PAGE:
September 25, 2013
C’ville opposes county land sale
Planning Board: 16 acre parcel should not be sold to Cortlandville Sand and Gravel
CORTLANDVILLE — The town Planning Board decided Tuesday night that it would draft a letter expressing support for the county retaining possession of 16 acres of land adjacent to Cortlandville Sand and Gravel.
The resolution approved by the board permits Kathy Wickwire, the board’s chairperson, to write a letter recommending the county does not sell the property to Cortlandville Sand and Gravel because of the land’s unique wetland characteristics.
County legislators had originally planned on voting to sell the land at Thursday’s session, but that timetable has been pushed back.
“It’s a great area that needs to be protected,” Wickwire said.
Glenn Reisweber, the director of Lime Hollow Center for Environment and Culture, made a presentation to the board citing county documentation that emphasized the environmental importance of the land.
“These aren’t my words, these are the county’s,” Reisweber said.
Benny and Sheva Gunzenhauser donated the land to the county in 1995, an action championed by the county’s Environmental Management Council for protecting an “important wetland habitat.” The property contains two marl ponds, environmental features that serve an important function as surplus runoff retention.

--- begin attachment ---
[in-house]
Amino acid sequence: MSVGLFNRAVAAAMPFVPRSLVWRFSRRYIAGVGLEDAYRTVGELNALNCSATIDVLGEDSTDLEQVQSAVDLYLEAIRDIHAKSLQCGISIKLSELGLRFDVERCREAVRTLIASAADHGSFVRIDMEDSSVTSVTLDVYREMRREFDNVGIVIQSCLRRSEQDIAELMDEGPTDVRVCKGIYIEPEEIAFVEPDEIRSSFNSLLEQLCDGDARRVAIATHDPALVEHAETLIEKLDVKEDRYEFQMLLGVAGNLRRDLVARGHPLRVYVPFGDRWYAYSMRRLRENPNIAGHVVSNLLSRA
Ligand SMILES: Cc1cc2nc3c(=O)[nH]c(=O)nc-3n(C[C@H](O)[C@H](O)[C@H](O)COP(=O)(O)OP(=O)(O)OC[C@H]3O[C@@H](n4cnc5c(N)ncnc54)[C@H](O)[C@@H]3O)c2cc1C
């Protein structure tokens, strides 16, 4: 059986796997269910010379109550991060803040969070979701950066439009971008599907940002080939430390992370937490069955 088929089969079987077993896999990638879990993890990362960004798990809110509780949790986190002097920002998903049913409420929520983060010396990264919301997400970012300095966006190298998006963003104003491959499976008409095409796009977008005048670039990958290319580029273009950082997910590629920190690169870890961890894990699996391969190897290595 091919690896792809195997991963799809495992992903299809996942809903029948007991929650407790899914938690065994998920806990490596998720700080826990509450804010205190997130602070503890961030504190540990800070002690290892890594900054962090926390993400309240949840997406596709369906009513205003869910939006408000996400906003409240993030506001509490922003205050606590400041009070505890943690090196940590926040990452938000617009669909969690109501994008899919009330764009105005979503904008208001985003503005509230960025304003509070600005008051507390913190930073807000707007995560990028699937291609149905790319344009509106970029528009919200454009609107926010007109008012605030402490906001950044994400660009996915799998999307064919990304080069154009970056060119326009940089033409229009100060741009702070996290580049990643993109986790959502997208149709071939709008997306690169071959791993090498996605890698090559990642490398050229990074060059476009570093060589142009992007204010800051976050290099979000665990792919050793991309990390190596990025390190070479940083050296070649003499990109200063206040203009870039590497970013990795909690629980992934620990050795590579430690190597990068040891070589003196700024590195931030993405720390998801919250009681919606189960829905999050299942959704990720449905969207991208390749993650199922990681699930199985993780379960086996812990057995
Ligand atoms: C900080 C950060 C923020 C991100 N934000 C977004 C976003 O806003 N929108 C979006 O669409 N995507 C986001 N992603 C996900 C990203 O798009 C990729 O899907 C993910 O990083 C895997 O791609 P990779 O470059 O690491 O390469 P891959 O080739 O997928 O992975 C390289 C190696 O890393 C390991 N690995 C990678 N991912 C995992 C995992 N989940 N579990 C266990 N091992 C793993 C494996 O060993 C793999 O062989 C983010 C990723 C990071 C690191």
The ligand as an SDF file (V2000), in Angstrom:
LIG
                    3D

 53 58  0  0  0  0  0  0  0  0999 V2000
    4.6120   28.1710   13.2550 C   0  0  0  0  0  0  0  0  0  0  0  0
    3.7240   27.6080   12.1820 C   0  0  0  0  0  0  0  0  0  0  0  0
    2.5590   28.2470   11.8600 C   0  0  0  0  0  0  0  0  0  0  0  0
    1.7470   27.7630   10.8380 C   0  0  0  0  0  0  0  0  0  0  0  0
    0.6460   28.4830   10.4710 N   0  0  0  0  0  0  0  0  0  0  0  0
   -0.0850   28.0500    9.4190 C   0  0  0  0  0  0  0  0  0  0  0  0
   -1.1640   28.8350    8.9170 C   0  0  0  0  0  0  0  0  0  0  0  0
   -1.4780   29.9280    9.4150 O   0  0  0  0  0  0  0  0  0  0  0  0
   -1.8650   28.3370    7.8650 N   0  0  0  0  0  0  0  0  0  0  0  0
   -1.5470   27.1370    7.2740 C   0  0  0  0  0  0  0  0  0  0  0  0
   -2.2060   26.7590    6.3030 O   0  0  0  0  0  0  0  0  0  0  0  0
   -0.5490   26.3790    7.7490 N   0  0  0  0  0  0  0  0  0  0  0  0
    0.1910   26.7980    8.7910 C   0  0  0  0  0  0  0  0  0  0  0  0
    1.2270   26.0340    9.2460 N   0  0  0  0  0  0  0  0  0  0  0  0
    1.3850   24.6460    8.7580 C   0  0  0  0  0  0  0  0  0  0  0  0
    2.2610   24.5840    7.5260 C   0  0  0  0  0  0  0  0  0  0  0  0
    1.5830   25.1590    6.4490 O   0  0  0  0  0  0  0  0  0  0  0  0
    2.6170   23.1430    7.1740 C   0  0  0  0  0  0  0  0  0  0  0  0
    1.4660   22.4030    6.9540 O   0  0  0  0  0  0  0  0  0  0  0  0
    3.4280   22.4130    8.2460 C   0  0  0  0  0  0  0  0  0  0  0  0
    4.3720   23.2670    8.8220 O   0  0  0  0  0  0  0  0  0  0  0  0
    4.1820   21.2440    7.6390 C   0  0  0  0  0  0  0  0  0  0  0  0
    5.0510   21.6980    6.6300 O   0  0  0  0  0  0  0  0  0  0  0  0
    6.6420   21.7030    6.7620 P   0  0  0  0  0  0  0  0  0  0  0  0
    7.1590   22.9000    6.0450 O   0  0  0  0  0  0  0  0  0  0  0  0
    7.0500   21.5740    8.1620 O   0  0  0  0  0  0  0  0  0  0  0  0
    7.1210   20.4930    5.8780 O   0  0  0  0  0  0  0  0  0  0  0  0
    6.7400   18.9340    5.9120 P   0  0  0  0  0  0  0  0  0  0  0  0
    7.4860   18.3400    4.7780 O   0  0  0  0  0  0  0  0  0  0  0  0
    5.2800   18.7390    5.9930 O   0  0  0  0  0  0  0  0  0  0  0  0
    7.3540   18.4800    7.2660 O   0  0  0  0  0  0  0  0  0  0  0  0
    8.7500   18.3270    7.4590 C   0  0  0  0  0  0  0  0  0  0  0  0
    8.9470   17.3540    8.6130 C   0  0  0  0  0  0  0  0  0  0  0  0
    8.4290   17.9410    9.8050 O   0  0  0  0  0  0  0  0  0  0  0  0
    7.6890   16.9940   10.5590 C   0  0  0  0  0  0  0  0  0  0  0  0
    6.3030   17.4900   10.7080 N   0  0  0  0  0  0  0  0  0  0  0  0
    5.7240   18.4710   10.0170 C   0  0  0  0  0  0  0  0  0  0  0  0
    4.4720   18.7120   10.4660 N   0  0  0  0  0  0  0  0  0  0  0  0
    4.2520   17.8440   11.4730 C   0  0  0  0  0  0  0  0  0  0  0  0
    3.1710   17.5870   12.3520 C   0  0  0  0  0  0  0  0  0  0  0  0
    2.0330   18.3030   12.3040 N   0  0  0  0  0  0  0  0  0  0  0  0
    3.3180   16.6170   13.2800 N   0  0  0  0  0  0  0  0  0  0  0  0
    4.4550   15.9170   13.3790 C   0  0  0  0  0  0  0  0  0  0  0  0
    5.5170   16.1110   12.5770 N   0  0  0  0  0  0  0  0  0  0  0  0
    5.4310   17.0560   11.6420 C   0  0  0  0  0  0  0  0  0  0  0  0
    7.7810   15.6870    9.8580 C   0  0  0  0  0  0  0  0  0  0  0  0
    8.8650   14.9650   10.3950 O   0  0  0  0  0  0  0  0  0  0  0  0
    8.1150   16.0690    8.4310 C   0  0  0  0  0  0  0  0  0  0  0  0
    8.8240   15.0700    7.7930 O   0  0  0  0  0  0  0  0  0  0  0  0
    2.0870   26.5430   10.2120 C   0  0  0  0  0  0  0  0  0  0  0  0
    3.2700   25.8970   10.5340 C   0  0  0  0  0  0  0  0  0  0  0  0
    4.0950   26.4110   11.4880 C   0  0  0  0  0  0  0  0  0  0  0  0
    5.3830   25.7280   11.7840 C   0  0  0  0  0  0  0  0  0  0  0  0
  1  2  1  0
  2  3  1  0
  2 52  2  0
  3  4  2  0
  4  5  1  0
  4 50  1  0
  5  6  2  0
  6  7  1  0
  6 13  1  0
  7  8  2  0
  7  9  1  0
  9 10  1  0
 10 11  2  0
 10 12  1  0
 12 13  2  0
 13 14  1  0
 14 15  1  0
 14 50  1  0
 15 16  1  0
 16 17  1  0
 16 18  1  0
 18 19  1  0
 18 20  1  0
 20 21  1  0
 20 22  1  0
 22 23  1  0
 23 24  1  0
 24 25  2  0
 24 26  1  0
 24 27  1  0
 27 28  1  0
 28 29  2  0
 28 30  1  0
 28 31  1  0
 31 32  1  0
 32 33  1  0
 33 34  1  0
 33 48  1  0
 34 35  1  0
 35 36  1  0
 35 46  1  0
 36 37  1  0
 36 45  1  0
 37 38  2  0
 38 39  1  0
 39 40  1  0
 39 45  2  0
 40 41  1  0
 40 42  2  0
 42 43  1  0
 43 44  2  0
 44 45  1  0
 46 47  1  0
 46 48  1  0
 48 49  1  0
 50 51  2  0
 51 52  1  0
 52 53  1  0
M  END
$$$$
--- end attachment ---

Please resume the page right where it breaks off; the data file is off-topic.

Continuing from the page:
“Based on everything, who would want it (the land) to be surplus?” said board member Nick Renzi.
Wickwire said that she plans to work with Reisweber in preparing the letter to the Town Board and county. The Planning Board hopes to work with the Town Board in opposition to the county’s planned sale of the land.
In addition to expressing their recommendation that the land not be declared surplus and sold to Cortlandville Sand and Gravel, Planning Board members would like to see the land turned over to Lime Hollow.
Reisweber said more than once that his appearance at the Planning Board meeting was to inform. He also said that he went out to the land with six legislators to study the issue, though he did not identify who they were.
For decades the county had a long term agreement with the operators of Cortlandville Sand and Gravel to operate within the company’s facility, mining gravel under Cortlandville Sand and Gravel’s permit through the state Department of Environmental Conservation, said county Highway Superintendent Don Chambers. There is speculation by some that mining operations have encroached into the 16 acre parcel, but Chambers said that is not the county’s responsibility.
“Under the DEC permit ... it is their (the permit holder’s) duty to delineate and ensure that the mining operations are conducted within the bounds delineated by their permit,” Chambers said. “And it is the obligation of the mine operator under DEC regulations to enforce their boundaries that are covered within their permit.”
Staff Reporter Catherine Wilde contributed to this report.
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